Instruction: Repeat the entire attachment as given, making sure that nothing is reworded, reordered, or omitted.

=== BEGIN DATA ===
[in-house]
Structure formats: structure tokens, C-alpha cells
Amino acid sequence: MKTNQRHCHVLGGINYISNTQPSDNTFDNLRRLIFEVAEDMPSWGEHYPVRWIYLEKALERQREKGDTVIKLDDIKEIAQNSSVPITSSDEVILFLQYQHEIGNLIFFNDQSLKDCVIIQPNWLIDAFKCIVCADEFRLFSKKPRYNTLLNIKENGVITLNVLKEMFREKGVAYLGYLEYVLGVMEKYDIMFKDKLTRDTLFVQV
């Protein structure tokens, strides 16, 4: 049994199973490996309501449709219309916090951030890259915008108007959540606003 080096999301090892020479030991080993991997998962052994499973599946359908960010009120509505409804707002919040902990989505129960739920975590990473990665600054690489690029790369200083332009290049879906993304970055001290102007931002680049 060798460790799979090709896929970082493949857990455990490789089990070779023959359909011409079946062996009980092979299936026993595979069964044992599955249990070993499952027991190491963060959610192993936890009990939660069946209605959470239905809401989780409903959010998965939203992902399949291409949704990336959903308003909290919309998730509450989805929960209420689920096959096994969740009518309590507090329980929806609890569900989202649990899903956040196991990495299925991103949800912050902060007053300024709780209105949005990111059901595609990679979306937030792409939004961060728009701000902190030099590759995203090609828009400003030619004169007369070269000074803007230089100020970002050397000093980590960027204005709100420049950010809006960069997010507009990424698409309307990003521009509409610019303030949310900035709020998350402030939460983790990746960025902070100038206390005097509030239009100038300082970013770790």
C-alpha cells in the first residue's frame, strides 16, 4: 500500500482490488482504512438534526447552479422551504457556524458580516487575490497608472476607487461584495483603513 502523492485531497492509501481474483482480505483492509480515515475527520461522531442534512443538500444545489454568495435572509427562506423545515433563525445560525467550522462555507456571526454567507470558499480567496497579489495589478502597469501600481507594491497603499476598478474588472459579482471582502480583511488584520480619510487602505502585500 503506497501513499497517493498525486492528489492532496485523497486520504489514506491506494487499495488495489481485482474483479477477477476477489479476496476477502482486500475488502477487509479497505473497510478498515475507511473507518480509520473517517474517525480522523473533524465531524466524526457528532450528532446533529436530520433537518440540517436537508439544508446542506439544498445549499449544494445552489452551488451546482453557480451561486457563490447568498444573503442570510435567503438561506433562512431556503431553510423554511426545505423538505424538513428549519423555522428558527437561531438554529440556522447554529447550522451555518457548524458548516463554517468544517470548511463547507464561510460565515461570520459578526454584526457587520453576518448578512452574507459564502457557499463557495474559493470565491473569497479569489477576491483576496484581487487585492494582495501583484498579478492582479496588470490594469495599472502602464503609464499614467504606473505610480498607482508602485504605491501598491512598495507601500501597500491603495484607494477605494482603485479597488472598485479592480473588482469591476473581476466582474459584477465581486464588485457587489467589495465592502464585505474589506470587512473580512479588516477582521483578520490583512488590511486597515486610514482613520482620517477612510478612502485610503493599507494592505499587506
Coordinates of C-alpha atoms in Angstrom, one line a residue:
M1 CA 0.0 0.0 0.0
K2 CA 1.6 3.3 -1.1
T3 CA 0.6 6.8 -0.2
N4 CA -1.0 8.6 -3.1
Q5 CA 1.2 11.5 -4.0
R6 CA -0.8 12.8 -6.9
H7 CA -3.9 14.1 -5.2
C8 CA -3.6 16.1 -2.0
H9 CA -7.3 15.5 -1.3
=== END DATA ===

[in-house]
Structure formats: structure tokens, C-alpha cells
Amino acid sequence: MKTNQRHCHVLGGINYISNTQPSDNTFDNLRRLIFEVAEDMPSWGEHYPVRWIYLEKALERQREKGDTVIKLDDIKEIAQNSSVPITSSDEVILFLQYQHEIGNLIFFNDQSLKDCVIIQPNWLIDAFKCIVCADEFRLFSKKPRYNTLLNIKENGVITLNVLKEMFREKGVAYLGYLEYVLGVMEKYDIMFKDKLTRDTLFVQV
């Protein structure tokens, strides 16, 4: 049994199973490996309501449709219309916090951030890259915008108007959540606003 080096999301090892020479030991080993991997998962052994499973599946359908960010009120509505409804707002919040902990989505129960739920975590990473990665600054690489690029790369200083332009290049879906993304970055001290102007931002680049 060798460790799979090709896929970082493949857990455990490789089990070779023959359909011409079946062996009980092979299936026993595979069964044992599955249990070993499952027991190491963060959610192993936890009990939660069946209605959470239905809401989780409903959010998965939203992902399949291409949704990336959903308003909290919309998730509450989805929960209420689920096959096994969740009518309590507090329980929806609890569900989202649990899903956040196991990495299925991103949800912050902060007053300024709780209105949005990111059901595609990679979306937030792409939004961060728009701000902190030099590759995203090609828009400003030619004169007369070269000074803007230089100020970002050397000093980590960027204005709100420049950010809006960069997010507009990424698409309307990003521009509409610019303030949310900035709020998350402030939460983790990746960025902070100038206390005097509030239009100038300082970013770790």
C-alpha cells in the first residue's frame, strides 16, 4: 500500500482490488482504512438534526447552479422551504457556524458580516487575490497608472476607487461584495483603513 502523492485531497492509501481474483482480505483492509480515515475527520461522531442534512443538500444545489454568495435572509427562506423545515433563525445560525467550522462555507456571526454567507470558499480567496497579489495589478502597469501600481507594491497603499476598478474588472459579482471582502480583511488584520480619510487602505502585500 503506497501513499497517493498525486492528489492532496485523497486520504489514506491506494487499495488495489481485482474483479477477477476477489479476496476477502482486500475488502477487509479497505473497510478498515475507511473507518480509520473517517474517525480522523473533524465531524466524526457528532450528532446533529436530520433537518440540517436537508439544508446542506439544498445549499449544494445552489452551488451546482453557480451561486457563490447568498444573503442570510435567503438561506433562512431556503431553510423554511426545505423538505424538513428549519423555522428558527437561531438554529440556522447554529447550522451555518457548524458548516463554517468544517470548511463547507464561510460565515461570520459578526454584526457587520453576518448578512452574507459564502457557499463557495474559493470565491473569497479569489477576491483576496484581487487585492494582495501583484498579478492582479496588470490594469495599472502602464503609464499614467504606473505610480498607482508602485504605491501598491512598495507601500501597500491603495484607494477605494482603485479597488472598485479592480473588482469591476473581476466582474459584477465581486464588485457587489467589495465592502464585505474589506470587512473580512479588516477582521483578520490583512488590511486597515486610514482613520482620517477612510478612502485610503493599507494592505499587506
Coordinates of C-alpha atoms in Angstrom, one line a residue:
M1 CA 0.0 0.0 0.0
K2 CA 1.6 3.3 -1.1
T3 CA 0.6 6.8 -0.2
N4 CA -1.0 8.6 -3.1
Q5 CA 1.2 11.5 -4.0
R6 CA -0.8 12.8 -6.9
H7 CA -3.9 14.1 -5.2
C8 CA -3.6 16.1 -2.0
H9 CA -7.3 15.5 -1.3